When she was alive, my mother got the biggest kick out of her dog, Maude. Maude was a Shih Tzu (the spelling of which I very carefully researched) and while I must admit that Shih Tzus are not necessarily my favorite breed in the world, Mom loved Maude like another child.
They went everywhere together. Well, almost. When Mom planned one of her weekend casino runs, my family and I would “dog-sit,” meaning we provided Maude a door to cry in front of until Mom returned.
As Maude got older, she exhibited many of the same frailities that people do as we age. Namely, she lost her vision. And her hearing. One day, when we were dog-sitting, Maude fell down the stairs. She survived just fine. Later, we all had a good laugh about it. Truth was, Maude hadn’t seen that first step and down she tumbled. Such was life for a 15-year-old lapdog.
I thought Mom sometimes took her coddling of Maude a bit too far — to levels I would never, ever achieve with any animal of mine. Unfortunately, I find myself not only remembering many of Mom’s habits but imitating them. I cannot say that this is an unconcious choice. I miss Mom (and Maude, too, a little), and my Jack Russell terrier is now the beneficiary of my grief.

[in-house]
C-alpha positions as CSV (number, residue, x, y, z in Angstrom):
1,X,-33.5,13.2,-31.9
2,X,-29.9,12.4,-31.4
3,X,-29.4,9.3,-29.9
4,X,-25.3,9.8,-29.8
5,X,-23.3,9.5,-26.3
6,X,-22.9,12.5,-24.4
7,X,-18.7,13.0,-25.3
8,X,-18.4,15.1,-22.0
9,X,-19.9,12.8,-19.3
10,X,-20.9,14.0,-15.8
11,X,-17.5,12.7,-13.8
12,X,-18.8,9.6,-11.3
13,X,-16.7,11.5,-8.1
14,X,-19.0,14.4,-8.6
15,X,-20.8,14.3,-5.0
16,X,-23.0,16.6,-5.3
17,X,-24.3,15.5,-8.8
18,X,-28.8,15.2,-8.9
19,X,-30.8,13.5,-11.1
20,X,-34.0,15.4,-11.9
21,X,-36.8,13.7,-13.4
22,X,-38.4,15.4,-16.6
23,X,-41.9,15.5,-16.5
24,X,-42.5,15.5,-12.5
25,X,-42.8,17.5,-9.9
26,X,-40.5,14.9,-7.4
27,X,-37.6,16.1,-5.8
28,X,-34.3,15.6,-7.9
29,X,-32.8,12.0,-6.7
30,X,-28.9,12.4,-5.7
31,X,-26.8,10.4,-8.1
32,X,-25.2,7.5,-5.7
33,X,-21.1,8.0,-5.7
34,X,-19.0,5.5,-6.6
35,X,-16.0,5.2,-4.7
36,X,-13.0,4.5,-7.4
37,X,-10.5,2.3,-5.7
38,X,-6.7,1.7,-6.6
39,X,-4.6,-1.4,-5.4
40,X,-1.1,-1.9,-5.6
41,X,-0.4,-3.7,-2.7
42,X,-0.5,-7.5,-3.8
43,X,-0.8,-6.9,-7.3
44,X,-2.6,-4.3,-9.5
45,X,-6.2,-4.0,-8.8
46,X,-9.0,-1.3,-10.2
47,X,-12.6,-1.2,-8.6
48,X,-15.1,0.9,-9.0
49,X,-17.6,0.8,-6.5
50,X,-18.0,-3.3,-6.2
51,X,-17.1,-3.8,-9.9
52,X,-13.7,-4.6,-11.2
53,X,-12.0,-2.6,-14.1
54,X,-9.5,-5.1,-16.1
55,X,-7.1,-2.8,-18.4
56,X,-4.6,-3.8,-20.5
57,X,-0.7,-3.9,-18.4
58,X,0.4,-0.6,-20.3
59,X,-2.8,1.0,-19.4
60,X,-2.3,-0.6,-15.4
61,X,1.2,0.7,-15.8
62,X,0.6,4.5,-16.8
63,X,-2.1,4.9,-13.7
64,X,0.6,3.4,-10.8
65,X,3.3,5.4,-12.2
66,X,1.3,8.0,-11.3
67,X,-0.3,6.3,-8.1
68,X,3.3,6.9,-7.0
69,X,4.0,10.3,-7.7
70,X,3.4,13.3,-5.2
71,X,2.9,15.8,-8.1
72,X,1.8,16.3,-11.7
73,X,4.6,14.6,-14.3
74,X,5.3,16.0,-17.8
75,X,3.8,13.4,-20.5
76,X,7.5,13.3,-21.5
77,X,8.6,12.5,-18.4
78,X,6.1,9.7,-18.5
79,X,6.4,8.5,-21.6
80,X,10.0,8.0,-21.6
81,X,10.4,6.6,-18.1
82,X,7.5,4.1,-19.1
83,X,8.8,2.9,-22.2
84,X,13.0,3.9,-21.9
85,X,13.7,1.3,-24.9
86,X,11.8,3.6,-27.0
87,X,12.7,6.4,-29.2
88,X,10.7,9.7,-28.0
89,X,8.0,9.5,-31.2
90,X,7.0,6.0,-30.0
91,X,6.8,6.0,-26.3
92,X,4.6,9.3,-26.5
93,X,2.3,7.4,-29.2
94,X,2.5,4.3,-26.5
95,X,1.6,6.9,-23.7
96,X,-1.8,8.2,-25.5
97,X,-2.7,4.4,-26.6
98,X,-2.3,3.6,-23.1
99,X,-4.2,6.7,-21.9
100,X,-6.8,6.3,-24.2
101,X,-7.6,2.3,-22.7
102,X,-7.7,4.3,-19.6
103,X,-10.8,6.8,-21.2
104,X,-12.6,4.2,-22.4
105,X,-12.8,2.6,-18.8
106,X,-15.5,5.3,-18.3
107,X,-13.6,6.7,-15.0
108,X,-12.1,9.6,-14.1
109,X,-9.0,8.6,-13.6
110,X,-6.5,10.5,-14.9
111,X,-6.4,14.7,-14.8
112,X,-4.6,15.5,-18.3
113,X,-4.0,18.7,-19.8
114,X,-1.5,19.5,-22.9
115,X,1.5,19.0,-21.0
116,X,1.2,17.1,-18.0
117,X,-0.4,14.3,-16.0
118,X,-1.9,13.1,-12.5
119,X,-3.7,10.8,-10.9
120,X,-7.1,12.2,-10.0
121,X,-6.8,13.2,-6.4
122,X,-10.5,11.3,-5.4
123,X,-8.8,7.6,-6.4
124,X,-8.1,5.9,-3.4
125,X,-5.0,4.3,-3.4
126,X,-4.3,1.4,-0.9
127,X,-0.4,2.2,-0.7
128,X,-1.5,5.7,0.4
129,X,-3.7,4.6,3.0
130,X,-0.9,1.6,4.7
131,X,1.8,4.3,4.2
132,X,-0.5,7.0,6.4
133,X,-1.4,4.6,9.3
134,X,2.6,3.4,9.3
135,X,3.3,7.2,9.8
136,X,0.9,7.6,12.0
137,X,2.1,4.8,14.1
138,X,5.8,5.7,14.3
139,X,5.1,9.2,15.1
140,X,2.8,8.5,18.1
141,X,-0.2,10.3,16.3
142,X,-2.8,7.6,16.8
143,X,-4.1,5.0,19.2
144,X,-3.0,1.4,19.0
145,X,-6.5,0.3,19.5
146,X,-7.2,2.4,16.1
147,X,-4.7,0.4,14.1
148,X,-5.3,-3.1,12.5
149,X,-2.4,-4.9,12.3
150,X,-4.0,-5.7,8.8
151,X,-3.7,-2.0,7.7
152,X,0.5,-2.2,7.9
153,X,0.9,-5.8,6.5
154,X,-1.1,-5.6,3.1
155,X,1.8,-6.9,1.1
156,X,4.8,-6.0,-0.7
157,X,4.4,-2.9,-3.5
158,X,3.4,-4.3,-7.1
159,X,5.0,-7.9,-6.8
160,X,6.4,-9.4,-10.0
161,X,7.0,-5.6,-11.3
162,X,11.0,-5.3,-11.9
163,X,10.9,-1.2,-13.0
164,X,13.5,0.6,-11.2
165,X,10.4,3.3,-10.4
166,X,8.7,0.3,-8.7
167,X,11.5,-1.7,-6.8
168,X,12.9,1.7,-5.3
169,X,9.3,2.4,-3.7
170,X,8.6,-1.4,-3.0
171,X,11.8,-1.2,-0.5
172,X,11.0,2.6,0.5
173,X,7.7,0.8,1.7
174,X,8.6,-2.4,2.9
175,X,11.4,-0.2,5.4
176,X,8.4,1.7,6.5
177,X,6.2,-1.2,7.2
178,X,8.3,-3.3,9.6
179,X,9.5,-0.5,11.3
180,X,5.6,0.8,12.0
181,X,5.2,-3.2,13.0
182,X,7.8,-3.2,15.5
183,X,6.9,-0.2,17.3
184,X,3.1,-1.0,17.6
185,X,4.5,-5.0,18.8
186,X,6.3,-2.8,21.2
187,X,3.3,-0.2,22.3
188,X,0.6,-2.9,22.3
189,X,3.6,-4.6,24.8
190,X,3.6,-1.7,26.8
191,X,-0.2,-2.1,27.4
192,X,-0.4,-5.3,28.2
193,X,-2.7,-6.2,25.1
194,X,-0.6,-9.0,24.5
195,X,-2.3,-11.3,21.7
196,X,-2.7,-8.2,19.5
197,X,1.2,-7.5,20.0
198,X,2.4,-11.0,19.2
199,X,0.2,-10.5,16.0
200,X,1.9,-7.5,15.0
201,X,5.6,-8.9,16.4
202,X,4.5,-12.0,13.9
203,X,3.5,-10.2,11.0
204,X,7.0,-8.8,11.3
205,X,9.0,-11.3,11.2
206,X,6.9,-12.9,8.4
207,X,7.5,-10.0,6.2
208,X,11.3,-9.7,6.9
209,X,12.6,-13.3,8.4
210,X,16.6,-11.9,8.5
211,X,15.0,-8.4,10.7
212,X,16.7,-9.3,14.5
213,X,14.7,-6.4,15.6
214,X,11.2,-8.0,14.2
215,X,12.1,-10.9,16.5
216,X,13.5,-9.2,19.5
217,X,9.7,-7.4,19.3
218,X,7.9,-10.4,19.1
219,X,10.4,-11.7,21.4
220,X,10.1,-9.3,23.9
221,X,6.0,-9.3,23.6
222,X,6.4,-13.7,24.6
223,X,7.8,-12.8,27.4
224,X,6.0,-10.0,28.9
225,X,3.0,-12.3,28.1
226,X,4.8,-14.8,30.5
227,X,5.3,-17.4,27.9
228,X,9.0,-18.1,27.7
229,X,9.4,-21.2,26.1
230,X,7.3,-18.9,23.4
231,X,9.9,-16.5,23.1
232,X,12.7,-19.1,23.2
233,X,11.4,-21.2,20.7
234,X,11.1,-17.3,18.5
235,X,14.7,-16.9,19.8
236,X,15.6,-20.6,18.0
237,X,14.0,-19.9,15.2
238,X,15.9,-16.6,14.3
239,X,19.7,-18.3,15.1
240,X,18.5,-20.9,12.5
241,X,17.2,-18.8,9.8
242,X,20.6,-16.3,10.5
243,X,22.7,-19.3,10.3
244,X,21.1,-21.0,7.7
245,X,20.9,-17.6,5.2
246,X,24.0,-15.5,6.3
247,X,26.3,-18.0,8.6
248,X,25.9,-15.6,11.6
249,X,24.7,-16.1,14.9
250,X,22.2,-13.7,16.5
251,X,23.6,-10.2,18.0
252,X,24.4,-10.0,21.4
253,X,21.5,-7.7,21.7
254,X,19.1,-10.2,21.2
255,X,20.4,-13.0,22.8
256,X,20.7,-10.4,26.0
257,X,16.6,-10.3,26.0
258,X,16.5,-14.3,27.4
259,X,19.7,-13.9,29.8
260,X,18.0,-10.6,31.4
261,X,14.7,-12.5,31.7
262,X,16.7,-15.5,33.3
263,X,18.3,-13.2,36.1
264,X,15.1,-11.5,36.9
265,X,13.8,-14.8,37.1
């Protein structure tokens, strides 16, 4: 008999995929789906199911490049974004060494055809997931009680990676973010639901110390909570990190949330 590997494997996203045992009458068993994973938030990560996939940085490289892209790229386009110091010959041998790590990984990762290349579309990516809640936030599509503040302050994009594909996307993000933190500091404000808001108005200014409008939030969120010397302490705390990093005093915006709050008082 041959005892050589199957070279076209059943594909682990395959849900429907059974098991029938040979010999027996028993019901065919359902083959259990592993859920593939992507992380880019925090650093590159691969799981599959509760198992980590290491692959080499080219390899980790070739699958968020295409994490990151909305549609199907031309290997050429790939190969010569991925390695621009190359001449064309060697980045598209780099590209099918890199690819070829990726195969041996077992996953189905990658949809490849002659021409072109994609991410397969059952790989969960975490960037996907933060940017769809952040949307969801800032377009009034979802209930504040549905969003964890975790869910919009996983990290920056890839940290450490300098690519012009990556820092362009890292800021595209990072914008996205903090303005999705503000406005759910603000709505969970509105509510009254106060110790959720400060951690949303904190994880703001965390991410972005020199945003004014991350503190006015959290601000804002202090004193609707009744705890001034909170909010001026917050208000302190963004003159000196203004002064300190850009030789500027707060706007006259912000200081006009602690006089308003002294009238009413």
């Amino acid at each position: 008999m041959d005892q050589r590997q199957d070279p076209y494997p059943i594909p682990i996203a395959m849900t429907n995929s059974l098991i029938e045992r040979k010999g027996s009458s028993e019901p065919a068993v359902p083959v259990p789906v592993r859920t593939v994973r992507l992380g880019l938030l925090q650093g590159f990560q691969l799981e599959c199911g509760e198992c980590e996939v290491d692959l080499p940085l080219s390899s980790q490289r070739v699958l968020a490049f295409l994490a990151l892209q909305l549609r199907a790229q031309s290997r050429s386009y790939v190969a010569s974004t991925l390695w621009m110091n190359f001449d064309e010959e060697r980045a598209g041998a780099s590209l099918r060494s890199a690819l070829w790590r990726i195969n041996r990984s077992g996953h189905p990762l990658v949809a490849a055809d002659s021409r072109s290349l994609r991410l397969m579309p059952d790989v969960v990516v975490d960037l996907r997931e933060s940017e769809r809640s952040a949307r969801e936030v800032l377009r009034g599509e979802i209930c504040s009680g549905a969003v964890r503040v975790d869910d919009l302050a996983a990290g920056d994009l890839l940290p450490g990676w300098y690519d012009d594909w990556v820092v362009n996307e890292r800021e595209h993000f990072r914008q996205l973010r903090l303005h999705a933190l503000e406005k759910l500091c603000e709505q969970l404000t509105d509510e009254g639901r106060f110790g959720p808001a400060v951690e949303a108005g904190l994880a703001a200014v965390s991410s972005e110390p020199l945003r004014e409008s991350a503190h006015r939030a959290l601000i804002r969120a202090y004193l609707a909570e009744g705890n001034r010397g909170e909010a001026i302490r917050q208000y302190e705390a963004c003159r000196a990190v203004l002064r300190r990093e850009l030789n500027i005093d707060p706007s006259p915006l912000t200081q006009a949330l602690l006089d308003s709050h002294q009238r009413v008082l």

Leo is not yet a year old, which means he still has a lot of puppy in him. He might grow out of it by the time I am ready to retire (if that ever happens).
I’ve only just begun to notice his biggest similarity to Maude. The other night, I was watching television when either A) a dog was featured in a scene or B) a barking dog could be heard on the soundtrack. Leo immediately began barking his head off. He ran to the screen and barked excitedly, shaking his cottonball tail stub. He got so excited I had to let him out.